Contents

Description

Length (mi) Elv (ft) Location Connecting trails Water
0 6400 Trailhead None None
7 5350 Trail Junction Bill Hall Trail Seasonal
14 3650 Trail Junction Deer Creek Trail Seasonal
17 2000 Colorado River Colorado River Trail Perennial

History

The upper portions of the trail were originally built in 1876 when rumors of placer gold led speculators to need a way into the area. [1] Further trail work was performed beginning in 1925 under the US Forest Service and continued under the National Park Service with the final sections to Tapeats Creek completed in 1939. [2] The trail was closed to all motorized vehicles effective July 1, 1962 due to safety concerns for both vehicle riders and hikers. [3]

National Park Service United States federal agency

The National Park Service (NPS) is an agency of the United States federal government that manages all national parks, many national monuments, and other conservation and historical properties with various title designations. It was created on August 25, 1916, by Congress through the National Park Service Organic Act and is an agency of the United States Department of the Interior. The NPS is charged with a dual role of preserving the ecological and historical integrity of the places entrusted to its management, while also making them available and accessible for public use and enjoyment.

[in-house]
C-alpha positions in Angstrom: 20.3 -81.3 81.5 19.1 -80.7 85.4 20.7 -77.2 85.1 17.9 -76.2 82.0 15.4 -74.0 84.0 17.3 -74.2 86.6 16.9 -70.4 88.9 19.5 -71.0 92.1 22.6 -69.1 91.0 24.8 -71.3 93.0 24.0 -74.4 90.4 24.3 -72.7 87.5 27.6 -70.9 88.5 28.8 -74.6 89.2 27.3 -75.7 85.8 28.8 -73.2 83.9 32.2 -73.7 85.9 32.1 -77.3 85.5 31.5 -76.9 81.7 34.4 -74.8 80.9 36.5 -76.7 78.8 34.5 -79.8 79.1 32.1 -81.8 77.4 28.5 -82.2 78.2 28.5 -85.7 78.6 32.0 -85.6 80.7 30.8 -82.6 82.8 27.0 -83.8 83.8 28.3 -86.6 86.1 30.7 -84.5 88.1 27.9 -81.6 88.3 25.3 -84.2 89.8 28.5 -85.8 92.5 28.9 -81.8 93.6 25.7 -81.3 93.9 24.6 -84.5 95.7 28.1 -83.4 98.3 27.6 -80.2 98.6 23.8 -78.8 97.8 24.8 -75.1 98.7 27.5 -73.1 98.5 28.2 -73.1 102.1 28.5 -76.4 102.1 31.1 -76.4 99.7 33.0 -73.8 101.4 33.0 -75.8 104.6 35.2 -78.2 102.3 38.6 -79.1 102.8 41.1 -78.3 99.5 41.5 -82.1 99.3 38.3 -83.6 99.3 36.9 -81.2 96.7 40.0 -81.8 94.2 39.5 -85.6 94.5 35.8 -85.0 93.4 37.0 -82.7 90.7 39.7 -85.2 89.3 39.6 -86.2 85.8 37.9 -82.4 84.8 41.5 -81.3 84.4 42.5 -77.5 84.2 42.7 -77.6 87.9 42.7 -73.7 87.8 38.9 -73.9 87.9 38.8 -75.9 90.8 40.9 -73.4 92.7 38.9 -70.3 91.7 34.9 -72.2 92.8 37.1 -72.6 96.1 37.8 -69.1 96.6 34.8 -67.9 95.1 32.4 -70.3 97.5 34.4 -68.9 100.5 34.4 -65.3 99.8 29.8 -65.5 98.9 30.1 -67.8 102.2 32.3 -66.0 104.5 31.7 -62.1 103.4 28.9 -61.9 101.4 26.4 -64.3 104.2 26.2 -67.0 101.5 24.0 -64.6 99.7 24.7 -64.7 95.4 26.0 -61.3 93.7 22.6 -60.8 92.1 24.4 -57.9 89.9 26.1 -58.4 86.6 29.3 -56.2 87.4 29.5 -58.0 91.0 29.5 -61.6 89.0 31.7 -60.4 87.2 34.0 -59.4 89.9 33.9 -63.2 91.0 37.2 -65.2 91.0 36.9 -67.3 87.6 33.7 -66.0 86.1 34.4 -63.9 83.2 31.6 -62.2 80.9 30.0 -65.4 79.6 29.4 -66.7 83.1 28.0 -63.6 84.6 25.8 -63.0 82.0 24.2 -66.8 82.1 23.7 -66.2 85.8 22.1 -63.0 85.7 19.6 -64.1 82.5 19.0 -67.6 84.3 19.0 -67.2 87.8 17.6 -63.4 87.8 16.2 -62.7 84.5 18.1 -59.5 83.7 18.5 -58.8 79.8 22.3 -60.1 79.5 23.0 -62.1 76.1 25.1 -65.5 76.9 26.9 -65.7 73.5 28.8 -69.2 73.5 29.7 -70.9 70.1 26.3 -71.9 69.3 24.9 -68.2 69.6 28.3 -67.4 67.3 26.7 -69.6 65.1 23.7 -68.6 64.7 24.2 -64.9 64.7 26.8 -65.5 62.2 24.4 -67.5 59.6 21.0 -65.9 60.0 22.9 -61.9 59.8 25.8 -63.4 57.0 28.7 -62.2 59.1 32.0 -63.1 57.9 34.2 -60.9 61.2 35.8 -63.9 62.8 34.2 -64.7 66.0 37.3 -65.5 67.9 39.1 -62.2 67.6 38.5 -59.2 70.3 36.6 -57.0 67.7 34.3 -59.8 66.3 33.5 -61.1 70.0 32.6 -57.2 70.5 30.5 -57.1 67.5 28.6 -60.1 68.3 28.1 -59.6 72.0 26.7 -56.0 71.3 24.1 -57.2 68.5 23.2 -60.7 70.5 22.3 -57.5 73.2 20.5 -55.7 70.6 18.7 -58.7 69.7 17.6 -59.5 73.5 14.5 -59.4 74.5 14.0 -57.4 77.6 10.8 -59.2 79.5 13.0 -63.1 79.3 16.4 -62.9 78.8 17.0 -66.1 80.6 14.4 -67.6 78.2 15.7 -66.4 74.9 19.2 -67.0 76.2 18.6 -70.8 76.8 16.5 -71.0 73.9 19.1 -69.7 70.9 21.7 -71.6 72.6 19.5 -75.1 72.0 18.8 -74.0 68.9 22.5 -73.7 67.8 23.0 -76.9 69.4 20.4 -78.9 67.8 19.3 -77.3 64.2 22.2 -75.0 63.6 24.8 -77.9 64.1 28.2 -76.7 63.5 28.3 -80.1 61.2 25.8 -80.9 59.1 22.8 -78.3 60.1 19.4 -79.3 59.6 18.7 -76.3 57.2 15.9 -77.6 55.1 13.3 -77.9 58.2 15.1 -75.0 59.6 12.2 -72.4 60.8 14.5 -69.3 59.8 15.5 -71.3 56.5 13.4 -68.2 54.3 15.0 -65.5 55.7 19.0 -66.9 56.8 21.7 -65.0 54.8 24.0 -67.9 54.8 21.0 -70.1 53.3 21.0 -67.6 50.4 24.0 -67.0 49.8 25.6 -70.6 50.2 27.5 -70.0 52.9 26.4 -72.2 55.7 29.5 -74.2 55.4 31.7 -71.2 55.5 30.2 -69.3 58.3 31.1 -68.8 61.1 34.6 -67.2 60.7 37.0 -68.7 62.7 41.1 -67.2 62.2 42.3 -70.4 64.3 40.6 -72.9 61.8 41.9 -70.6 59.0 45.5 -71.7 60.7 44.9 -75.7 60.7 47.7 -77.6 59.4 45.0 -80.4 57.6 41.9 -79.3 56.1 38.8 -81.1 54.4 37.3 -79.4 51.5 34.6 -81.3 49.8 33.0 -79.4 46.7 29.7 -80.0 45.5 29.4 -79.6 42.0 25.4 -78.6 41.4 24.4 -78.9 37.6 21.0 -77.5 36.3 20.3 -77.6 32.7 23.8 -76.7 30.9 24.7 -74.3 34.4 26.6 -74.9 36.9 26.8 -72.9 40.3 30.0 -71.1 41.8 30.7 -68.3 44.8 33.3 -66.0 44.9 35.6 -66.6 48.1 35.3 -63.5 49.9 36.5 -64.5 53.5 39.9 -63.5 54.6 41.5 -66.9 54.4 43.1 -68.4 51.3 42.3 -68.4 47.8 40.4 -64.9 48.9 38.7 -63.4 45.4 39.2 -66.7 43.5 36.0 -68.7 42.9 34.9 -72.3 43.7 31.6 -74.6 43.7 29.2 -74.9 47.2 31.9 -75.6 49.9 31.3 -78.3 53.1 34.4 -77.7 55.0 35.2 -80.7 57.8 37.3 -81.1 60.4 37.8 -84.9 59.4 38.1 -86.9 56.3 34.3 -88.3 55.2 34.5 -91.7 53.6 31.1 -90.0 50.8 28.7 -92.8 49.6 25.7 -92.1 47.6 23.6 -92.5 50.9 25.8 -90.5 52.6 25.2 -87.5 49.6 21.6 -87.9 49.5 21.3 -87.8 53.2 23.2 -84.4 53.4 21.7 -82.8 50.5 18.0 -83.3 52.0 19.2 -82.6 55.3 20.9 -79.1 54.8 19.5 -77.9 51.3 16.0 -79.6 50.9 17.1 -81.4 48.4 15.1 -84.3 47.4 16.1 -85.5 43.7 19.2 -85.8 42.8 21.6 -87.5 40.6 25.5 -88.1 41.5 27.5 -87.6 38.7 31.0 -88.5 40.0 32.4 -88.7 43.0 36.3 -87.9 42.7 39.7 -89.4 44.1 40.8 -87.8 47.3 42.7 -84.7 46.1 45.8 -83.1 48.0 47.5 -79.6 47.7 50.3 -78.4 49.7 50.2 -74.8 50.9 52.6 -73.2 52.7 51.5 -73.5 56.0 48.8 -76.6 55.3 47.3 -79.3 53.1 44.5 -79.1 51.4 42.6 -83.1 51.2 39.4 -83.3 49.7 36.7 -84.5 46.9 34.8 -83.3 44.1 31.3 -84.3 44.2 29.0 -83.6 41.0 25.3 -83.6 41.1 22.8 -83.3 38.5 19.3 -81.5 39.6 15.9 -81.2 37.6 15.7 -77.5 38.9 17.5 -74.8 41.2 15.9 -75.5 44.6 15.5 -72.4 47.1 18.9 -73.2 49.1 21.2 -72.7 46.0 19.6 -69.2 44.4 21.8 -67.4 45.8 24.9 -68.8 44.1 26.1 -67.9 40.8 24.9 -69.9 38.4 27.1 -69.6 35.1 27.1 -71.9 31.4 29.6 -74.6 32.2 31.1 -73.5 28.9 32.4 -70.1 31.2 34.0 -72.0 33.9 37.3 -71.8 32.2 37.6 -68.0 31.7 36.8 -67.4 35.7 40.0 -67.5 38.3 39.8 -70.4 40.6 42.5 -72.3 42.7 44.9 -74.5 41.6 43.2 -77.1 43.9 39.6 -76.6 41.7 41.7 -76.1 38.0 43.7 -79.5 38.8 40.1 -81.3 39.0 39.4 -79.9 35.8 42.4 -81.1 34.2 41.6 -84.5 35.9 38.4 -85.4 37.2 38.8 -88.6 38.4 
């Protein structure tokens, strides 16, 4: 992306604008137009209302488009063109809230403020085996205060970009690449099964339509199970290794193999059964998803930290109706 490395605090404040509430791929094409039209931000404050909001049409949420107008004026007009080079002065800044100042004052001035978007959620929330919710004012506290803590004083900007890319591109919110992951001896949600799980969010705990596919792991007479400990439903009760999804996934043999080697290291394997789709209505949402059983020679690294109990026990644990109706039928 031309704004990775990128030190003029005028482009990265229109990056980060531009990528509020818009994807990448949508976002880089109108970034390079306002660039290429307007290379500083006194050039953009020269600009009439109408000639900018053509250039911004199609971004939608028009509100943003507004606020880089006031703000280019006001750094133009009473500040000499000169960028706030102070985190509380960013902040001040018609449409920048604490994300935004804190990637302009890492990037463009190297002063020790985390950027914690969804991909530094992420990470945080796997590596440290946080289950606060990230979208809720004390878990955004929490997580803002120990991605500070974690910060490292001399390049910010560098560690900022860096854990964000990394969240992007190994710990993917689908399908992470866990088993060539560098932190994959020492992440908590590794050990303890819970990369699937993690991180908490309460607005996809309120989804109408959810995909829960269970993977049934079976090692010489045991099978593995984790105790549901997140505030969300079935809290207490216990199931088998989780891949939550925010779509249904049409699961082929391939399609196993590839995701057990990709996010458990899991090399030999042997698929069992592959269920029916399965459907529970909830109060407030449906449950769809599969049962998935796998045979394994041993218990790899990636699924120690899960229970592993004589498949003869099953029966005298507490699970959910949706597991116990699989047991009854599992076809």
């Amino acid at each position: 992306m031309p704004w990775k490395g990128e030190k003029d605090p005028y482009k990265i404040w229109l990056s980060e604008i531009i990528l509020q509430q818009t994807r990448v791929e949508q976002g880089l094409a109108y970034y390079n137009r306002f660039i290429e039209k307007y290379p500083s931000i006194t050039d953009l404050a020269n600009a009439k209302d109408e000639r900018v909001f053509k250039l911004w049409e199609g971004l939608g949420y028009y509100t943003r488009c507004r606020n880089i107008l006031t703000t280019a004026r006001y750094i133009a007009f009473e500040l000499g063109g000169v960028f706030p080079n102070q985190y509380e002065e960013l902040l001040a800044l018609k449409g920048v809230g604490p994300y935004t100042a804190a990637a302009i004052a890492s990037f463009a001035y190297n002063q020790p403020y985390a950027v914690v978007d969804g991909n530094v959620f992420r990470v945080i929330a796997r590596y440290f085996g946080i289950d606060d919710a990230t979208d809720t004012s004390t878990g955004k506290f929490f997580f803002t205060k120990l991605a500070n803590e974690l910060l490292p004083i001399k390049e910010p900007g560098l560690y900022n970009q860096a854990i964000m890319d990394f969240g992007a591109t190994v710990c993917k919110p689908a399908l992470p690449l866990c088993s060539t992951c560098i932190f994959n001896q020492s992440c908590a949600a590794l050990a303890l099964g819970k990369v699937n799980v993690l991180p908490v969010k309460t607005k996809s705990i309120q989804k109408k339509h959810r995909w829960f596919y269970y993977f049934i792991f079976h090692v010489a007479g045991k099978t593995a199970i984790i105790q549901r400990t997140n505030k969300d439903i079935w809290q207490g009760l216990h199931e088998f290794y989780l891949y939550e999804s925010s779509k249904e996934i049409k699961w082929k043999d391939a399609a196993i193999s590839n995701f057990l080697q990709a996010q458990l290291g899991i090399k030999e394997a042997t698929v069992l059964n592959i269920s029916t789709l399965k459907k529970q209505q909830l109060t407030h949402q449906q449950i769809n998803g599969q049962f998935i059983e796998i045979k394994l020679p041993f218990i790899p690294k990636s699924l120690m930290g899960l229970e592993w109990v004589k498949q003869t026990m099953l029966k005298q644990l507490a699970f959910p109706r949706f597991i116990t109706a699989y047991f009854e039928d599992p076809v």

Tapeats Creek creek in Arizona, USA

Tapeats Creek is a creek located entirely within the Grand Canyon National Park. It flows southwest from its source near the North Rim of the canyon to the Colorado River at the base of the canyon. It was named by the Second Powell Expedition in the winter of 1871–1872 for a Southern Paiute Indian who claimed ownership of the stream. It contributes the largest amount of water to the Colorado of any tributary on the north side within the Grand Canyon.

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References

  1. Roos, Constance (2012). The Grand Canyon: with Bryce and Zion Canyons in America's South West. Cicerone Press Limited. ISBN   9781849656580.
  2. "THUNDER RIVER TRAIL". asu.edu. Retrieved 30 April 2017.
  3. "Thunder River Trail Limited". Arizona Daily Sun. Flagstaff. May 26, 1962. Retrieved 1 May 2017 via Newspapers.com. Lock-green.svg

See also

Coordinates: 36°23′31″N112°27′02″W / 36.39194°N 112.45056°W / 36.39194; -112.45056

Geographic coordinate system Coordinate system

A geographic coordinate system is a coordinate system that enables every location on Earth to be specified by a set of numbers, letters or symbols. The coordinates are often chosen such that one of the numbers represents a vertical position and two or three of the numbers represent a horizontal position; alternatively, a geographic position may be expressed in a combined three-dimensional Cartesian vector. A common choice of coordinates is latitude, longitude and elevation. To specify a location on a plane requires a map projection.